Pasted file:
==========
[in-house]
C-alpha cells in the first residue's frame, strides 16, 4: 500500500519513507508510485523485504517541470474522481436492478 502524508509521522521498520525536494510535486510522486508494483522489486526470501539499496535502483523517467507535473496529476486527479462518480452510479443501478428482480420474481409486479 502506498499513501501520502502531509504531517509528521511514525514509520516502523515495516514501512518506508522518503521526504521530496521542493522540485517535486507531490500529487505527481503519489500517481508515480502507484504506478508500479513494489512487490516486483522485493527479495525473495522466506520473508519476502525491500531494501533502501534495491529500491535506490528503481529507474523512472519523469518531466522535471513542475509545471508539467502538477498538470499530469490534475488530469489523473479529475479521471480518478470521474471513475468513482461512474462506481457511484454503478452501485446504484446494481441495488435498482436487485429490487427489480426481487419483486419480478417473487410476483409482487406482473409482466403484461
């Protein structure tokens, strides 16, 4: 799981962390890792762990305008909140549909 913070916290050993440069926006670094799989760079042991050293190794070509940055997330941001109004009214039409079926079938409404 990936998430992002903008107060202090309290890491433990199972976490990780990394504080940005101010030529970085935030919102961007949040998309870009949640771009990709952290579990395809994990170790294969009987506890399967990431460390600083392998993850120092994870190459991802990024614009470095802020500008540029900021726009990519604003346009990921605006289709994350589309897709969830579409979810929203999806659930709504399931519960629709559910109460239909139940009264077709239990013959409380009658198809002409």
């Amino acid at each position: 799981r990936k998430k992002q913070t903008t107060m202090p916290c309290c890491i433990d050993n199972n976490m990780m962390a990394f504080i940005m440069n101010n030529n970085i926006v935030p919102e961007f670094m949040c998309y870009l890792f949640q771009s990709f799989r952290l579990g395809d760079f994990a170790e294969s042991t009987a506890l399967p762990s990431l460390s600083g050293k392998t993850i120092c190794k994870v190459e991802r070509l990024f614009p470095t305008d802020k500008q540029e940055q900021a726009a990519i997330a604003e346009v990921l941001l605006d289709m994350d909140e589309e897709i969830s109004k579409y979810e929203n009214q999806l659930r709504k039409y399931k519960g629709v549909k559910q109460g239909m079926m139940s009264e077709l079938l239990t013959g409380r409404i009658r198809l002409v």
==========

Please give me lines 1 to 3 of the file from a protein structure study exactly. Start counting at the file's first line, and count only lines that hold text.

[in-house]
C-alpha cells in the first residue's frame, strides 16, 4: 500500500519513507508510485523485504517541470474522481436492478 502524508509521522521498520525536494510535486510522486508494483522489486526470501539499496535502483523517467507535473496529476486527479462518480452510479443501478428482480420474481409486479 502506498499513501501520502502531509504531517509528521511514525514509520516502523515495516514501512518506508522518503521526504521530496521542493522540485517535486507531490500529487505527481503519489500517481508515480502507484504506478508500479513494489512487490516486483522485493527479495525473495522466506520473508519476502525491500531494501533502501534495491529500491535506490528503481529507474523512472519523469518531466522535471513542475509545471508539467502538477498538470499530469490534475488530469489523473479529475479521471480518478470521474471513475468513482461512474462506481457511484454503478452501485446504484446494481441495488435498482436487485429490487427489480426481487419483486419480478417473487410476483409482487406482473409482466403484461
């Protein structure tokens, strides 16, 4: 799981962390890792762990305008909140549909 913070916290050993440069926006670094799989760079042991050293190794070509940055997330941001109004009214039409079926079938409404 990936998430992002903008107060202090309290890491433990199972976490990780990394504080940005101010030529970085935030919102961007949040998309870009949640771009990709952290579990395809994990170790294969009987506890399967990431460390600083392998993850120092994870190459991802990024614009470095802020500008540029900021726009990519604003346009990921605006289709994350589309897709969830579409979810929203999806659930709504399931519960629709559910109460239909139940009264077709239990013959409380009658198809002409």